My art is about rethinking the significance and role of vision in the context of contemporary art. It aims to interpret a gaze, showing an entire field of sight in one sole point of focus, surrounded by a large unfocused blurry field. This approach is based on my understanding of the limitations of human vision, involving our inability to see many planes of focus simultaneously.
I use Chinese untreated and treated Xuan Paper. Untreated paper allows water to spread; the treated paper does not. On untreated paper, I splash watery colors, and let the color spread and interacted to create blurred abstractions that are both deliberate and serendipitous. On treated paper, I employ a “wet on wet” process, dye layer after layer many times to accumulate the value I need and still keep it ambiguous. I blend colors, eliminating brush strokes and sharp borders. With both techniques of “splashing” and “wet on wet”, I try to achieve a soft, hazy, charming, mysterious, and rich visual effect. In contrast, at the clear point, I depict the image with solid lines and exquisite details or patterns. Sometimes the patterns are designed to echo the blurry field for representing the unshown image. I emphasize the difference between clarity and blurriness, employing gestures of both revealing and hiding, and creating tension by pushing both to extreme degrees.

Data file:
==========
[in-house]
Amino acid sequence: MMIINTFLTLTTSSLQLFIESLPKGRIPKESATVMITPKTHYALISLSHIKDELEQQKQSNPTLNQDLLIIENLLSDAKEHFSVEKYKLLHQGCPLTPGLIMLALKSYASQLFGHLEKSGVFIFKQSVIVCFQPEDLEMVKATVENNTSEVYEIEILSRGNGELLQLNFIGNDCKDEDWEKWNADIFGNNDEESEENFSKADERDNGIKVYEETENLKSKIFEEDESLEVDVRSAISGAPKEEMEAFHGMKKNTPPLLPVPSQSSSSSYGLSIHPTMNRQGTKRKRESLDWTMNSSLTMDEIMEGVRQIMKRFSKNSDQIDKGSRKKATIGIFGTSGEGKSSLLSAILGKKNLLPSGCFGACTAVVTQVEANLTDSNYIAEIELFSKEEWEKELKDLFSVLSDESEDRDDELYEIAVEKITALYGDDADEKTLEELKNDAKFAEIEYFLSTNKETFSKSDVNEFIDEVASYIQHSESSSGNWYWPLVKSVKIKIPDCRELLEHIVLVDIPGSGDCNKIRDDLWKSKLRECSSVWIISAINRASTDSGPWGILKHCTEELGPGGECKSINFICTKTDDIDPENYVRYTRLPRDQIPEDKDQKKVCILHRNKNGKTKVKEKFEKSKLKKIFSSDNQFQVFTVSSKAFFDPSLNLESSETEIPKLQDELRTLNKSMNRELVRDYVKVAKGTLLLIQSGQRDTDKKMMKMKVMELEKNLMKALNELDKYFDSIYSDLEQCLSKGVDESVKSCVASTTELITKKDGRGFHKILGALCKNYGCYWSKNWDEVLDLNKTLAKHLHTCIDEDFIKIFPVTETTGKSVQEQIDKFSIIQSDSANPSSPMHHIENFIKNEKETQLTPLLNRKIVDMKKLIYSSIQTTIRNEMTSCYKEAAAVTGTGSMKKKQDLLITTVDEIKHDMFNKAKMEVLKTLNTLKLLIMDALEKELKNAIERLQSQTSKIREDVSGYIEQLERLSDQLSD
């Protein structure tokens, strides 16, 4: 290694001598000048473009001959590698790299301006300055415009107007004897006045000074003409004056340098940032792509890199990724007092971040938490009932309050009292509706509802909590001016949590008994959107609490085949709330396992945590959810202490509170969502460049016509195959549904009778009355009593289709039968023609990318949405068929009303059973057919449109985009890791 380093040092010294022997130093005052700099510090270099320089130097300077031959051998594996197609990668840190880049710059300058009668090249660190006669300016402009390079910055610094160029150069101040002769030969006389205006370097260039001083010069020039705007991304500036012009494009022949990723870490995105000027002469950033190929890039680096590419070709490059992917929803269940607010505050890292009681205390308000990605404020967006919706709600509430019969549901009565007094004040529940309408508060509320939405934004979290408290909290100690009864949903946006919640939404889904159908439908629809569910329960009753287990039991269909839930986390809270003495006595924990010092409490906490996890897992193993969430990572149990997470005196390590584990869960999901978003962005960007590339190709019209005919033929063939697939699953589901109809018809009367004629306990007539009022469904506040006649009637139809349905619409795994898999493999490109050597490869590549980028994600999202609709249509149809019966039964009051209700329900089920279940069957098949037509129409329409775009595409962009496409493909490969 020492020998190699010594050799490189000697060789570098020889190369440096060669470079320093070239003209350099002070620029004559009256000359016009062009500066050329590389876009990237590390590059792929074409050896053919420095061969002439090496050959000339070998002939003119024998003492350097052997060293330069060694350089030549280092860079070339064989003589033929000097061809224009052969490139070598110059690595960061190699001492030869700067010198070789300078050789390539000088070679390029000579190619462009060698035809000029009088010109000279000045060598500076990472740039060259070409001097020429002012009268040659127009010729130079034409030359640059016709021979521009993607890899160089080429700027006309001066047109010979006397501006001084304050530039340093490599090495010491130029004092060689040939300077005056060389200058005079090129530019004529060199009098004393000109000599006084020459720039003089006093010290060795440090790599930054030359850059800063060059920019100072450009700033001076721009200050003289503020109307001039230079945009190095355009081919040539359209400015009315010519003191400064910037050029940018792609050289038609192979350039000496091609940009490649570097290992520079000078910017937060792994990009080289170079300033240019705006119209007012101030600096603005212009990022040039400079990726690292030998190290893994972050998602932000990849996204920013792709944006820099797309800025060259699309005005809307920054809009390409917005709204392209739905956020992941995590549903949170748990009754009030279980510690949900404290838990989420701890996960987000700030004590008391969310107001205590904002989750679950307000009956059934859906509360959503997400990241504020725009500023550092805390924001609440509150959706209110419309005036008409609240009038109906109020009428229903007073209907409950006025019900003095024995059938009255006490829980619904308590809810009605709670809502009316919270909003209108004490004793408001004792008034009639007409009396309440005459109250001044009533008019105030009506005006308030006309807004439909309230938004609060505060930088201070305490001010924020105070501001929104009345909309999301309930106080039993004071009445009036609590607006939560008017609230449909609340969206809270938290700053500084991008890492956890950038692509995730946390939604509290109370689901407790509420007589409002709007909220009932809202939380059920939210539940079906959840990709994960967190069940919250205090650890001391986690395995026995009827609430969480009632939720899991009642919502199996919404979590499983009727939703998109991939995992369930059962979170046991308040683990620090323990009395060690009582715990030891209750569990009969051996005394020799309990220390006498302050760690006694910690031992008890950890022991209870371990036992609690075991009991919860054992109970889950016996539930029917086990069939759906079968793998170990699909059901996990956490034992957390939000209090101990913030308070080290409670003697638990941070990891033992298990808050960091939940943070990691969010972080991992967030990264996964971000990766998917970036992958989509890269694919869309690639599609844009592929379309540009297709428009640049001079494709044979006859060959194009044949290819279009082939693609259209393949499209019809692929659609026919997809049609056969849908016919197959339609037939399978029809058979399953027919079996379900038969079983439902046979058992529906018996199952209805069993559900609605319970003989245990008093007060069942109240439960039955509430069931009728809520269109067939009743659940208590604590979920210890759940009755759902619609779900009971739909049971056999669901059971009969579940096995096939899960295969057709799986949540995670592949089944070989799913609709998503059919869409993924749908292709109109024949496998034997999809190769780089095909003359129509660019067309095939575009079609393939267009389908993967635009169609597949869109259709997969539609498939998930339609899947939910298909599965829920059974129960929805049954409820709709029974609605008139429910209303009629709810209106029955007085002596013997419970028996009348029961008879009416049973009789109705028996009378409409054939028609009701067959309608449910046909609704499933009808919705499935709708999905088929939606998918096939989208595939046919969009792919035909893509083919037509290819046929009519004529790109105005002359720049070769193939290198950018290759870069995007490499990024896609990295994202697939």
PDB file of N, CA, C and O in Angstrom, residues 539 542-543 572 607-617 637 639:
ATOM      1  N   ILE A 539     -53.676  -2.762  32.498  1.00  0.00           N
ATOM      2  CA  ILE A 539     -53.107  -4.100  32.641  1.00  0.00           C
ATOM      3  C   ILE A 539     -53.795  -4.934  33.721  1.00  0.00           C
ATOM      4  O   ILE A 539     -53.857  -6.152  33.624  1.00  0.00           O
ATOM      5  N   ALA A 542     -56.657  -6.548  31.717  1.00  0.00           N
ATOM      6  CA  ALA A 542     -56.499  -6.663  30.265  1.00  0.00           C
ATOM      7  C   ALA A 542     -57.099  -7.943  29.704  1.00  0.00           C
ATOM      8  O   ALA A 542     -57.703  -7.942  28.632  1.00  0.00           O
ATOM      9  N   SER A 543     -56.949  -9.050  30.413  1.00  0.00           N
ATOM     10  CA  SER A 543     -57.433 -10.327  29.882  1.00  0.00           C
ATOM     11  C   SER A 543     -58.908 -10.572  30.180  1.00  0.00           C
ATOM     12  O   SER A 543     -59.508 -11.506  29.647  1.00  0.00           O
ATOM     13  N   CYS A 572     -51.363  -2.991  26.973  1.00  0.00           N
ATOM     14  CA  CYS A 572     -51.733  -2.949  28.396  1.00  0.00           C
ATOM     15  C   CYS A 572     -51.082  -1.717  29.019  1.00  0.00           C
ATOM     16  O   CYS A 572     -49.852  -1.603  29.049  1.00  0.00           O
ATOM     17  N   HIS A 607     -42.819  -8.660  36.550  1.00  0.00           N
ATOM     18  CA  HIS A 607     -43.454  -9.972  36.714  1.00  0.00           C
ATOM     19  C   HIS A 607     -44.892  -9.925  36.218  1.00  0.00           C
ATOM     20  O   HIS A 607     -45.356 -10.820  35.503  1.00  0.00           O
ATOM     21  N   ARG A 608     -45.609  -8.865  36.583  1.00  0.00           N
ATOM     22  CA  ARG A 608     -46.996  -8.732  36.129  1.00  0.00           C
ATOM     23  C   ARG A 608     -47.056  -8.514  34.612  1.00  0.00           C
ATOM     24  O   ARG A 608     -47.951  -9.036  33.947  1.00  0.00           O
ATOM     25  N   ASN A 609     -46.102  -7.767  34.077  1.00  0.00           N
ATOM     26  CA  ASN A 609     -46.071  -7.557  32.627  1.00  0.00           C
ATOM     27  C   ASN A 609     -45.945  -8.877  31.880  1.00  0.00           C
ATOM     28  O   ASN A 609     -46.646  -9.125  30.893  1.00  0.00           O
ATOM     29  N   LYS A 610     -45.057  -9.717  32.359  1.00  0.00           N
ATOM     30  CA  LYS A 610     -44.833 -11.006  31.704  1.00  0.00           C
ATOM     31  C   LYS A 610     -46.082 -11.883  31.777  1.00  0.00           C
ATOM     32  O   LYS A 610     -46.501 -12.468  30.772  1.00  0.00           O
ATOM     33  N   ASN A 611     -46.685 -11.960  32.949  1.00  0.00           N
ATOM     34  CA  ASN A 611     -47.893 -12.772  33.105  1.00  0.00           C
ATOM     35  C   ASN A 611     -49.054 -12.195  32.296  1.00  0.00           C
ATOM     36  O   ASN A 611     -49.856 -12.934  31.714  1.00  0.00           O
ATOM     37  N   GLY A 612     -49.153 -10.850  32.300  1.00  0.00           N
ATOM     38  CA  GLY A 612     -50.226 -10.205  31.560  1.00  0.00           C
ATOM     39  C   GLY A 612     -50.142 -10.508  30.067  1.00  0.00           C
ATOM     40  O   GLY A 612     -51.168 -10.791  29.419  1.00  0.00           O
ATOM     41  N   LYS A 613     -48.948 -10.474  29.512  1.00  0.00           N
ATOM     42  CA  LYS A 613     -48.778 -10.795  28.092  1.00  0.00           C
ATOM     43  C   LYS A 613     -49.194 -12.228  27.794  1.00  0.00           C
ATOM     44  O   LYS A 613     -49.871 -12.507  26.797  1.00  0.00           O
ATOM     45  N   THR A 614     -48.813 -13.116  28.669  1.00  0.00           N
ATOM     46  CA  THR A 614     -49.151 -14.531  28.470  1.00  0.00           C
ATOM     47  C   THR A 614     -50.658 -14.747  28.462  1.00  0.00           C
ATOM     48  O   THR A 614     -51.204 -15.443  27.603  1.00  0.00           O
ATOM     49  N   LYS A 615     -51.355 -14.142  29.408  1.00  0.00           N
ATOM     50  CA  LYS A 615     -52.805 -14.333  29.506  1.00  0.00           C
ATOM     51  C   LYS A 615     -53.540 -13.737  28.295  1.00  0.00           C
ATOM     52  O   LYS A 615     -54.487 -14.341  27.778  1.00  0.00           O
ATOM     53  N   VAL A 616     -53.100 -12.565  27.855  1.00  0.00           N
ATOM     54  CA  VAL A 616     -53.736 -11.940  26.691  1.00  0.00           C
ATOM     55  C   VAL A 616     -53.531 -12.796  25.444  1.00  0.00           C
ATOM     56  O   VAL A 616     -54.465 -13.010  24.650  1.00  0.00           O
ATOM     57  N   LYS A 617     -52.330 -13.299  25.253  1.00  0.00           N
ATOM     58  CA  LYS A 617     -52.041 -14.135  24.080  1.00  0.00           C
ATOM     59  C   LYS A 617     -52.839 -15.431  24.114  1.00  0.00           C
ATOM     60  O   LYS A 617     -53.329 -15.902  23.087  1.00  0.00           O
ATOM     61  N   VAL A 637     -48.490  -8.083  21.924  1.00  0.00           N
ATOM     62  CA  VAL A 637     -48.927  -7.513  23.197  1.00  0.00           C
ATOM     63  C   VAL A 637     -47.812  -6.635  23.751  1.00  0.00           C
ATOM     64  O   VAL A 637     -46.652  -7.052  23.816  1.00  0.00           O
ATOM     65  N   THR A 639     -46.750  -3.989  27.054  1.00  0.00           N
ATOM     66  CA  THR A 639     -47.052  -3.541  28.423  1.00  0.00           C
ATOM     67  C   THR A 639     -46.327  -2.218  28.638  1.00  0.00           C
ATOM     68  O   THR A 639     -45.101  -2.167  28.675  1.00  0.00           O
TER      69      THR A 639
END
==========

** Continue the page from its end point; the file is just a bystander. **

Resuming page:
My work inherits the lineage of Chinese Song Dynasty meticulous painting, applying a contemporary perspective. My influences range from Lin Fengming's innovation of Chinese painting to Gerhard Richter’s blurriness, Susan Lichtman’s subtle colors, Gustav Klimt’s patterns, and Hans Hofmann’s push and pull method.